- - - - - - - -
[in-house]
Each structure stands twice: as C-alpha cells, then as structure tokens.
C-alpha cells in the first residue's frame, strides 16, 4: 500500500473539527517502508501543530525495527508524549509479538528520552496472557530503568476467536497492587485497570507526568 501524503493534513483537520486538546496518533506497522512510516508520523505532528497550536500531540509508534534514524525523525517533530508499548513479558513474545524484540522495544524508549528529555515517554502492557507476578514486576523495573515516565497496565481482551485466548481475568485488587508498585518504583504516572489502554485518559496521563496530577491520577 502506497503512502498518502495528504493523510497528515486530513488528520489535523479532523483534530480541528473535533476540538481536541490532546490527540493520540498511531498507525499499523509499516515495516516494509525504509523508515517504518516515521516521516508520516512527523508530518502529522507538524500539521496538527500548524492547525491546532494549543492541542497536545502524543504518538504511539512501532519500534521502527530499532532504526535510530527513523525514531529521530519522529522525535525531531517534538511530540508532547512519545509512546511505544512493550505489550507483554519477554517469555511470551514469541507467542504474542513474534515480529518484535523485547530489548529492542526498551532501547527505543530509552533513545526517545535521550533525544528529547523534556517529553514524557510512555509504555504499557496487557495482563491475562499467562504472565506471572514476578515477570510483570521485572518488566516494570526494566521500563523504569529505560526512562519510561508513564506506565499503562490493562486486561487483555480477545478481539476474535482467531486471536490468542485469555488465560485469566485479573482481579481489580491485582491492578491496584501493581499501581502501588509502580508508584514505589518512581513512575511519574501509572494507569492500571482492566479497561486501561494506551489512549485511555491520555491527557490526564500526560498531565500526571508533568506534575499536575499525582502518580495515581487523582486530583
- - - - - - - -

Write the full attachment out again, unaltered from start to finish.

[in-house]
Each structure stands twice: as C-alpha cells, then as structure tokens.
C-alpha cells in the first residue's frame, strides 16, 4: 500500500473539527517502508501543530525495527508524549509479538528520552496472557530503568476467536497492587485497570507526568 501524503493534513483537520486538546496518533506497522512510516508520523505532528497550536500531540509508534534514524525523525517533530508499548513479558513474545524484540522495544524508549528529555515517554502492557507476578514486576523495573515516565497496565481482551485466548481475568485488587508498585518504583504516572489502554485518559496521563496530577491520577 502506497503512502498518502495528504493523510497528515486530513488528520489535523479532523483534530480541528473535533476540538481536541490532546490527540493520540498511531498507525499499523509499516515495516516494509525504509523508515517504518516515521516521516508520516512527523508530518502529522507538524500539521496538527500548524492547525491546532494549543492541542497536545502524543504518538504511539512501532519500534521502527530499532532504526535510530527513523525514531529521530519522529522525535525531531517534538511530540508532547512519545509512546511505544512493550505489550507483554519477554517469555511470551514469541507467542504474542513474534515480529518484535523485547530489548529492542526498551532501547527505543530509552533513545526517545535521550533525544528529547523534556517529553514524557510512555509504555504499557496487557495482563491475562499467562504472565506471572514476578515477570510483570521485572518488566516494570526494566521500563523504569529505560526512562519510561508513564506506565499503562490493562486486561487483555480477545478481539476474535482467531486471536490468542485469555488465560485469566485479573482481579481489580491485582491492578491496584501493581499501581502501588509502580508508584514505589518512581513512575511519574501509572494507569492500571482492566479497561486501561494506551489512549485511555491520555491527557490526564500526560498531565500526571508533568506534575499536575499525582502518580495515581487523582486530583